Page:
If you do a "close" reading of the P&W methodology section you will see what shifting sand the ranking is based on (background on rankings is here). Most of what is in the methodology section would be more accurately placed in a separate section called "findings." This distinction is important because by keeping the findings separate from the discussion of methodology the reader knows that the findings are just one person's interpretation of the data.
Most of the statistics derive from a single number, 640, the number of would-be applicants who visited a blog and responded to a poll by completing forms. Most of what the author says are "demographics" are poll responses. The author does not provide demographics (such as age, gender, location, income, etc of the respondents).
The methodology says the responses are "votes" and that those programs receiving the most "votes" are the ones the respondents hold in highest esteem. Yet if you read elsewhere you learn that the "votes" are the programs to which respondents are applying; there may be no connection between which program one might hold in high esteem and those to which one individual is applying (eg. I may think Houston is the best but because I live and work and have family in NYC, it isn't practical for me so it's not on my list of programs I'll be applying to. I may believe that Cornell has the best program yet I know the liklihood of getting in is slim so I'm not applying- these scenarios aren't captured in the ranking). Respondents were not asked to reveal which programs they hold in highest esteem; they were asked to disclose to which programs they would apply.
Every time the author says, "it is reasonable to assume," know that it is also reasonable to assume something other that what follows. Such claims are not backed up with any evidence, anecdotal or otherwise.
Most of the programs ranked got fewer than half the number of "votes" than the top ranked program - there are many many ways to account for this gap and yet the only explanation given is that it reflects the "esteem" with which potential applicants hold the program but it could reflect many other possibilities.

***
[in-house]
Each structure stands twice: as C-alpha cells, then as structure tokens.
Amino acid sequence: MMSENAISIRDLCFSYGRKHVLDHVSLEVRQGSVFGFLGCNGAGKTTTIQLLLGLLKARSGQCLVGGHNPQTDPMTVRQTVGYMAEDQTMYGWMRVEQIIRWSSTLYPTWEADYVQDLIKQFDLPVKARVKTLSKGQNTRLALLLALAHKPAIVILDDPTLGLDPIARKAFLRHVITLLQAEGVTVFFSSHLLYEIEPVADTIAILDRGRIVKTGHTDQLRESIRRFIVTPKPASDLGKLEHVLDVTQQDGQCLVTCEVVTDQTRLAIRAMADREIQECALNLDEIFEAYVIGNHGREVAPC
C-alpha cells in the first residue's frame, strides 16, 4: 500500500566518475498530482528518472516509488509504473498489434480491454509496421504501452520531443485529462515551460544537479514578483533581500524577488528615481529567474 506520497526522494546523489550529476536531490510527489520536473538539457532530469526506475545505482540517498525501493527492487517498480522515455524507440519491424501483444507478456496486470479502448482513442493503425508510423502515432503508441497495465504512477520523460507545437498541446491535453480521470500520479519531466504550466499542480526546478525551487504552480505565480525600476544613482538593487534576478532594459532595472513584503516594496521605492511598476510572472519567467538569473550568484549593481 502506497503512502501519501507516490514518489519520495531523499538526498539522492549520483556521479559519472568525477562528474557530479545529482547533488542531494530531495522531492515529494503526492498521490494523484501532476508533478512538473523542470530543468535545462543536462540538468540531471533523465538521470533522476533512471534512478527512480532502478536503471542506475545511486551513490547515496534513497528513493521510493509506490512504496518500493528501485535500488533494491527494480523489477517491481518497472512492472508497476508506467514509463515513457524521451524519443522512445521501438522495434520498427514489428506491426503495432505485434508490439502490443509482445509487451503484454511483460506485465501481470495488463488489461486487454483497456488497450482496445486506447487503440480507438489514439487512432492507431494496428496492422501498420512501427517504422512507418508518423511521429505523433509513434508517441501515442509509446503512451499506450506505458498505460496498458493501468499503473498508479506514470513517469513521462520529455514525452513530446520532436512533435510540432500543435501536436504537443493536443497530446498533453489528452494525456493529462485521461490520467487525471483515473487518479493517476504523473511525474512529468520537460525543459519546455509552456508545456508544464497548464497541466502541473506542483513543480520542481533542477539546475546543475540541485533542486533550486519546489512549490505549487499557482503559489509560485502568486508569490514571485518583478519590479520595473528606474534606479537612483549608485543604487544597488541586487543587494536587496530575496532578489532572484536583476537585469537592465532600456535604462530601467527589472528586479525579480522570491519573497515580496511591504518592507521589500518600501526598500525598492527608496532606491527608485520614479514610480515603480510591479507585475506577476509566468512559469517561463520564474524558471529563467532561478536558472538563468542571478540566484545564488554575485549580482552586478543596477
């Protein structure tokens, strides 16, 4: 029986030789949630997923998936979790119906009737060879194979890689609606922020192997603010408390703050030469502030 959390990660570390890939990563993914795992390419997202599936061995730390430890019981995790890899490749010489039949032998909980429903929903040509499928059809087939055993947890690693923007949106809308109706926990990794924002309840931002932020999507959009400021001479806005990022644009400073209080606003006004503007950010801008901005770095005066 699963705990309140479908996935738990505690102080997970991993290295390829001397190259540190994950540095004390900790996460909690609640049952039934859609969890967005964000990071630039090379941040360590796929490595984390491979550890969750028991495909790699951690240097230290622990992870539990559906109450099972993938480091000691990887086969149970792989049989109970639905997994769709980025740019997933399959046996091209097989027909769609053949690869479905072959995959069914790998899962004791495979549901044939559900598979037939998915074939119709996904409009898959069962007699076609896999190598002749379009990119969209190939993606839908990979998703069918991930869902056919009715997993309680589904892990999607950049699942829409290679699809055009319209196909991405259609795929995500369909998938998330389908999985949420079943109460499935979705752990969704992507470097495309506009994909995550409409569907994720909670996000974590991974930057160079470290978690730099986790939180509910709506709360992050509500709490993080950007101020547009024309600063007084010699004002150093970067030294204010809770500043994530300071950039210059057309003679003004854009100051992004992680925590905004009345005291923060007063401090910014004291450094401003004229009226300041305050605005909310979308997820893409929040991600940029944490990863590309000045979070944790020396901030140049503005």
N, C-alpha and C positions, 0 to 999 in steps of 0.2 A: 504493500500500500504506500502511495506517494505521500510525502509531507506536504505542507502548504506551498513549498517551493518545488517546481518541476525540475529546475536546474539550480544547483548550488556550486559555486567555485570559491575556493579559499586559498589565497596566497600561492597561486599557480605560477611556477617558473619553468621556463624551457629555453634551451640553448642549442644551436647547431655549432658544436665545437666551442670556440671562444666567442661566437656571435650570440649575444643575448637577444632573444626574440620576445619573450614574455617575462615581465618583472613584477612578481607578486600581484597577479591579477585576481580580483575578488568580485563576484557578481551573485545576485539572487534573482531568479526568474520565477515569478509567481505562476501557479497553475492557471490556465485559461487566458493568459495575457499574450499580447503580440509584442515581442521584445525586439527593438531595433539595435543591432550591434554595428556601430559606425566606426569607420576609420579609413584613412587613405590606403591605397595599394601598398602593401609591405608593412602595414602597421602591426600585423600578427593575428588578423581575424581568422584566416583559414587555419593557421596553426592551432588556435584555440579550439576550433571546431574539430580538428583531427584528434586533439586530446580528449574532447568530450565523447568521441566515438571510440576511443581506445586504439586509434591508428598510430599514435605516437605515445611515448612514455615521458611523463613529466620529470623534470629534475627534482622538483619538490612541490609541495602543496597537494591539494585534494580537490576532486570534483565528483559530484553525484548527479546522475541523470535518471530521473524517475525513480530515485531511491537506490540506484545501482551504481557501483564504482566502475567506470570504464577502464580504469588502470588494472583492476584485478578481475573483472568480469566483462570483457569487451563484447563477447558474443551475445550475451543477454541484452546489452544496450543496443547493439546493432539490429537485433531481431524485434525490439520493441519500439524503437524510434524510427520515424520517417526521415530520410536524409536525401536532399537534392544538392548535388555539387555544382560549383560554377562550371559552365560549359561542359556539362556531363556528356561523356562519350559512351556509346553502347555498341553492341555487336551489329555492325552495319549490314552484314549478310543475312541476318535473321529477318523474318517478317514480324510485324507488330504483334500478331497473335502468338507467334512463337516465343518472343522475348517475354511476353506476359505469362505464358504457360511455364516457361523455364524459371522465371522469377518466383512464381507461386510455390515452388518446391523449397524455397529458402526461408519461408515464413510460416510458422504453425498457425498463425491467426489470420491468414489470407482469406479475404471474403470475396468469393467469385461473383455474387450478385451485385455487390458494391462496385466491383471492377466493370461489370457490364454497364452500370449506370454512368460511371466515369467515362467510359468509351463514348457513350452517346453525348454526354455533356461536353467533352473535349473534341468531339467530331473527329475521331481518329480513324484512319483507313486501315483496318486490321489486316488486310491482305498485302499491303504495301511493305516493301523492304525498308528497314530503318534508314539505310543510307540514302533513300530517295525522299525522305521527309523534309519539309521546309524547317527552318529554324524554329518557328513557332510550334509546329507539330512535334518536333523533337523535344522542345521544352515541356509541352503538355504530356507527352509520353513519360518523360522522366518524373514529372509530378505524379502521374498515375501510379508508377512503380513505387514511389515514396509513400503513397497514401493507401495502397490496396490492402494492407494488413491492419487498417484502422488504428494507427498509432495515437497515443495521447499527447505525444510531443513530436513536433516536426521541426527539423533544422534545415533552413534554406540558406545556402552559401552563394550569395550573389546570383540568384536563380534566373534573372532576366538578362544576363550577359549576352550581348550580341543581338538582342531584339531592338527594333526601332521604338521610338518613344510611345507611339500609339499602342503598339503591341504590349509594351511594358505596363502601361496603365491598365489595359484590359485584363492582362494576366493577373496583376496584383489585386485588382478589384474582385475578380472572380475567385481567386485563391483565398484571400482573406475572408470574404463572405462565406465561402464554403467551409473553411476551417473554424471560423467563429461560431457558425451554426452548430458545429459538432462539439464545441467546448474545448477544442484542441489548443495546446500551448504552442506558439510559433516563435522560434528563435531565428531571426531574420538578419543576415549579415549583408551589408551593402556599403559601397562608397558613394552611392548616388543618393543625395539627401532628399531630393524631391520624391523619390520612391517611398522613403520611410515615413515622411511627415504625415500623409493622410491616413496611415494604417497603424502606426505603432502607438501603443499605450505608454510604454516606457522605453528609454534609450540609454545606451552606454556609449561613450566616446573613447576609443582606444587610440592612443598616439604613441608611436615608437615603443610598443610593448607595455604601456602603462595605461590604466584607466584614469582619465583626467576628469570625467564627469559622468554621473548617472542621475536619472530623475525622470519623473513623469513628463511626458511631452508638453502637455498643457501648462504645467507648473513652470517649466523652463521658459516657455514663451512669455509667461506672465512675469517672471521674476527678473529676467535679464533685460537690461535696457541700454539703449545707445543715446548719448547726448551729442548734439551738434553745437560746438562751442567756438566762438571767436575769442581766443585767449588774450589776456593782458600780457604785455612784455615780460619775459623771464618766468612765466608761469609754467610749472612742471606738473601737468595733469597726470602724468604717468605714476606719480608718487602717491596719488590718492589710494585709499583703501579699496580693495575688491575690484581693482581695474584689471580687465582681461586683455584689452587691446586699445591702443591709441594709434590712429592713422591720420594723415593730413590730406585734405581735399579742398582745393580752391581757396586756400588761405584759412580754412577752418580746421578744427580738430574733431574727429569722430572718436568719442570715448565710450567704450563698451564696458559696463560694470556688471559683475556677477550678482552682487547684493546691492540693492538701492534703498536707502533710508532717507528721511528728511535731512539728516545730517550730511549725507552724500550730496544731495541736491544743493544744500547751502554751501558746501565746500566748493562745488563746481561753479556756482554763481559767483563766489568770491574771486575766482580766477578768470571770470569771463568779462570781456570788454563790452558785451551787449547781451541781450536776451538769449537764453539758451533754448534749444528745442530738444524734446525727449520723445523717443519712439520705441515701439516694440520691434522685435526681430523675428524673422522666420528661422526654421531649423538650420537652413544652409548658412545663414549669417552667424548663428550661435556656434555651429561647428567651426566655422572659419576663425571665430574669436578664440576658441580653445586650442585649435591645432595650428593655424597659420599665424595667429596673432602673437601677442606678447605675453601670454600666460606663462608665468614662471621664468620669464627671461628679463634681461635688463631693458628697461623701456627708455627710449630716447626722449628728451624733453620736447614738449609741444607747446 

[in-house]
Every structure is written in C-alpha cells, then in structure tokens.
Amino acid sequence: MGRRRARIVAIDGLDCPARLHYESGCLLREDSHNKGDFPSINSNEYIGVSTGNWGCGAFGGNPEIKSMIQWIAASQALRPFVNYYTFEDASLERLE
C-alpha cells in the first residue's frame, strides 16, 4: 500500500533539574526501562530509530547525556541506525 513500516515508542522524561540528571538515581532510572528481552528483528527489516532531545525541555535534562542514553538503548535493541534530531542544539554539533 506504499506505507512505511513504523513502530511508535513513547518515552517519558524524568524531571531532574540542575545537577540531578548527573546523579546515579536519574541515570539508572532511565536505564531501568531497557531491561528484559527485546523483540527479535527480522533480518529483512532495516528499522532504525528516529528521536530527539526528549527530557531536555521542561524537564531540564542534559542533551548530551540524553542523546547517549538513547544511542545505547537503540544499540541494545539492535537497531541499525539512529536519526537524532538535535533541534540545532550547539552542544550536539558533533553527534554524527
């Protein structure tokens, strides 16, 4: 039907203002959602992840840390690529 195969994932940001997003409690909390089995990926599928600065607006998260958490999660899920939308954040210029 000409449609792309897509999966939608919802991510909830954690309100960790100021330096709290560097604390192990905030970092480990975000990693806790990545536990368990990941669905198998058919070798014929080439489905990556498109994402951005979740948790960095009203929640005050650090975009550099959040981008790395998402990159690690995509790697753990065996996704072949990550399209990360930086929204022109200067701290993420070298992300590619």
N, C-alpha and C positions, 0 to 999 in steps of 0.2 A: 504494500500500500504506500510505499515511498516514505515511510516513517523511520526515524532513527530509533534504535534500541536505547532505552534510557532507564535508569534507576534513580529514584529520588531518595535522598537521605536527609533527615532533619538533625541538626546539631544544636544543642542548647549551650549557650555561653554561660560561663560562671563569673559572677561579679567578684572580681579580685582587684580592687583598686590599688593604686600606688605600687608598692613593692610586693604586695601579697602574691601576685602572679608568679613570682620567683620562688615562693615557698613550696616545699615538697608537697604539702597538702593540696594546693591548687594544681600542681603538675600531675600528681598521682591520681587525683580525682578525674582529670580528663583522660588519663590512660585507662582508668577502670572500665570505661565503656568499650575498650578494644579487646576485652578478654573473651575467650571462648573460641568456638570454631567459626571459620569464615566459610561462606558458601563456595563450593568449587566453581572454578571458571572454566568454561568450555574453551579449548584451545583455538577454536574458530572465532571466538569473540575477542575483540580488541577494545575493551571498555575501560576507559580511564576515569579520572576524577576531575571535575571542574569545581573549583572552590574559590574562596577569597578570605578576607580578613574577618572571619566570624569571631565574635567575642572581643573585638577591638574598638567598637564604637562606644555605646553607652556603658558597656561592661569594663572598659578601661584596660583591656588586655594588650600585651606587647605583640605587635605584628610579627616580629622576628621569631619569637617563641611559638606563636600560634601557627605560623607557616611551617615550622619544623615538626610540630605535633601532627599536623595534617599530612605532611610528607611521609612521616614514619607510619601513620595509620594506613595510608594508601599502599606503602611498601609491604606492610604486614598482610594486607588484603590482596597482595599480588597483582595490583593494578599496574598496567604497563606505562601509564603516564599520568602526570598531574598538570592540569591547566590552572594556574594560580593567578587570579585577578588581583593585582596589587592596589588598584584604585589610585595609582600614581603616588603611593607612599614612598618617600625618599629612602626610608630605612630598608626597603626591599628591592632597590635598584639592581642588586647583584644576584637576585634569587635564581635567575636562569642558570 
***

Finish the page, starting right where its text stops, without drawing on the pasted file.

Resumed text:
A good deal of the "methodology" section is devoted to history of MFAs and to discrediting other polls - irrelevant in a discussion of methodology.
I could go on. The infelicities of the writing style are too numerous to mention. Strip away all of this filler and you see how little substance there is to the ranking.
And there is more: The author of the ranking methodology makes many unsupported claims. None of these claims have anything to do with the method used to gather data for the so-called ranking. Here are but three examples from among many (my comments in bold):
When programs are assessed by individuals already within the system, the natural result is that older programs—whatever their selectivity, financial resources, faculty resources, curriculum, pedagogy, or student outcomes—move to the top of the pack due to their profile advantage. Yet applicants report only limited interest in programs’ historical pedigrees, as pedigree itself is often considered a suspect quantity in the national literary arts community." (What is the basis for a sweeping statement about the national literary arts community's views of "pedigree"?)
Whereas scientific rankings (which require demographic data that is, in this case, unavailable both to independent researchers and national trade organizations) traditionally poll, at the state level, well less than a hundredth of one percent of their target population, and national polls typically sample well less than a thousandth of one percent, the sample size for the 2012 Poets & Writers Magazine rankings, in a nod to the necessarily unscientific nature of the polling, is between 2,000 and 20,000 times larger as a percentage of population. (Scientific polls use precise measures to identify and calculate sample size, which is why they don't have to rely on large numbers to get valid, replicable results. The sample here is unreliable because the pollster has no control over who has responded to the poll and because the pollster has known biases.)
In most instances, student scores are only lightly scrutinized (or simply ignored altogether) by the programs themselves, and instead reviewed—where they are reviewed—by individual universities’ Graduate Colleges, which often have minimum GRE-score requirements (typically very generous ones). Creative writing MFA applicants should not avoid the GRE General Test for fear of the Mathematics portion of the exam; even those programs that do give minor weight to standardized test scores in their admissions processes generally look only at applicants’ Verbal and Analytical Writing scores. (How does P&W know that applicants fear the mathematics portion of the GRE and how admissions offices value them?)
These inaccuracies, sweeping statements, and blatant falsehoods are buried in the excess verbiage that is characteristic of the author's writing. Strip the garbage away and you're left with . . . garbage.